Pediatric Inpatient Safe Sleep Modeling

1Floating Hospital for Children, Boston, MA

Meeting: Hospital Medicine 2014, March 24-27, Las Vegas, Nev.

Abstract number: 205

Background:

Sudden Infant Death Syndrome (SIDS) is the death of an infant younger than one year of age with the cause of death being unknown even after a complete autopsy and investigation. SIDS is the leading cause of Sudden Unexpected Infant Death (SUID) in the US among infants between the ages of one month to a year, with most of the deaths occurring between 2 and 4 months. There are no external nor internal signs that are associated with SIDS, which makes it an unpredictable event. Since SIDS is not preventable, the most effective intervention we can implement as health care providers is to educate parents on measures to decrease the risk factors that contribute to SUID. Up to 70% of SIDS/SUID deaths occur in unsafe sleep environments (1), so safe sleep educational programs have a large potential for decreasing infant deaths. 

Purpose:

To evaluate change in safe sleep modeling on a pediatric unit after training health care providers and staff in SUID risk‐reduction recommendations.

Description:

Our study was divided into three phases:

Pre‐intervention: Pediatric Unit room observations to assess the presence of known SUID risk factors prior to any intervention.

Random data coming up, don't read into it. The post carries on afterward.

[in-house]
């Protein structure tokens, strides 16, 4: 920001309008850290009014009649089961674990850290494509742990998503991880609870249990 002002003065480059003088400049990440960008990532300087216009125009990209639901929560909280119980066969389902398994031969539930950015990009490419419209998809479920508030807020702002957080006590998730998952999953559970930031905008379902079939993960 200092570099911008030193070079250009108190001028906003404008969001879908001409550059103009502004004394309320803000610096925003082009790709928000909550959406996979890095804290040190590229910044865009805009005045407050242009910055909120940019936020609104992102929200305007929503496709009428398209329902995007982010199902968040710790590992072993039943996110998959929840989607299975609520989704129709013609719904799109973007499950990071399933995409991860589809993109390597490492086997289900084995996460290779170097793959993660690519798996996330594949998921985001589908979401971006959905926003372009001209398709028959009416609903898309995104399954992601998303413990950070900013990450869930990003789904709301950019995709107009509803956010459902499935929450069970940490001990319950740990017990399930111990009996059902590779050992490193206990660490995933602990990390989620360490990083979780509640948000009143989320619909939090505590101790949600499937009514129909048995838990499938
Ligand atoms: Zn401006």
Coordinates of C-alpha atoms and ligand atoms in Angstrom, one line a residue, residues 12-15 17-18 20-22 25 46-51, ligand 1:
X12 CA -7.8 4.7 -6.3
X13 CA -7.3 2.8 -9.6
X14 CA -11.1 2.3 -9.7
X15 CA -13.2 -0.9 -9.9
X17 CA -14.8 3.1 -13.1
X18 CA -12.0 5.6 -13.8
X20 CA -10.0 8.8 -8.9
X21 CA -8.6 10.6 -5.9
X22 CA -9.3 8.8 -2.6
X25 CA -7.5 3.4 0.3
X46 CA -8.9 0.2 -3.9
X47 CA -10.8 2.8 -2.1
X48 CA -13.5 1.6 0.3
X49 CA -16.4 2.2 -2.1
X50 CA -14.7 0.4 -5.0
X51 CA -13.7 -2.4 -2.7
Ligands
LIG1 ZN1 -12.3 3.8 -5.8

Intervention: Nursing education consisting of a 45‐minute lecture and discussion outlining known risk factors of SUID and how to implement best practices to reduce SUID risk. All parents were given safe sleep information on admission to the hospital. 

Post‐intervention: Reassessing Pediatric Unit rooms for the presence of known SUID risk factors and comparing this to pre‐intervention results. 

Conclusions:

The pre‐intervention results of the initial Pediatric Unit room observations (N=29) demonstrated a very low rate of 14% of rooms meeting all safe sleep measures. This was even lower than a prior newborn nursery study performed by this group, which recorded 30% of rooms meeting all safe sleep measures.

81% of infants had a blanket under the infant and 58% of rooms had extra items in cribs, known SIDS/SUID risk factors. 2 infants were bed‐sharing with parents and one infant was sleeping unattended in a car seat. All of these practices are against the hospital safe sleep policy. 89% of infants were appropriately supine. 

Post test assessments after the educational intervention for the staff are ongoing and will be completed soon (January 2014). Preliminary results show a dramatic increase in safe sleep modeling by the hospital staff.

Similar educational interventions have been performed in newborn nurseries with very good results (including this same research group) but few educational initiatives have been described in inpatient pediatric unit settings. Safe sleep education is a safety initiative that will require multiple education intervention with parents, and the pediatric unit is another area that this message can be given. 

References 

1. Concurrent risks in sudden infant death syndrome. Ostfeld et al. Pediatrics. 2010;125(3):447.

To cite this abstract:

Hale D. Pediatric Inpatient Safe Sleep Modeling. Abstract published at Hospital Medicine 2014, March 24-27, Las Vegas, Nev. Abstract 205. Journal of Hospital Medicine. 2014; 9 (suppl 2). https://www.shmabstracts.com/abstract/pediatric-inpatient-safe-sleep-modeling/. Accessed April 1, 2020.

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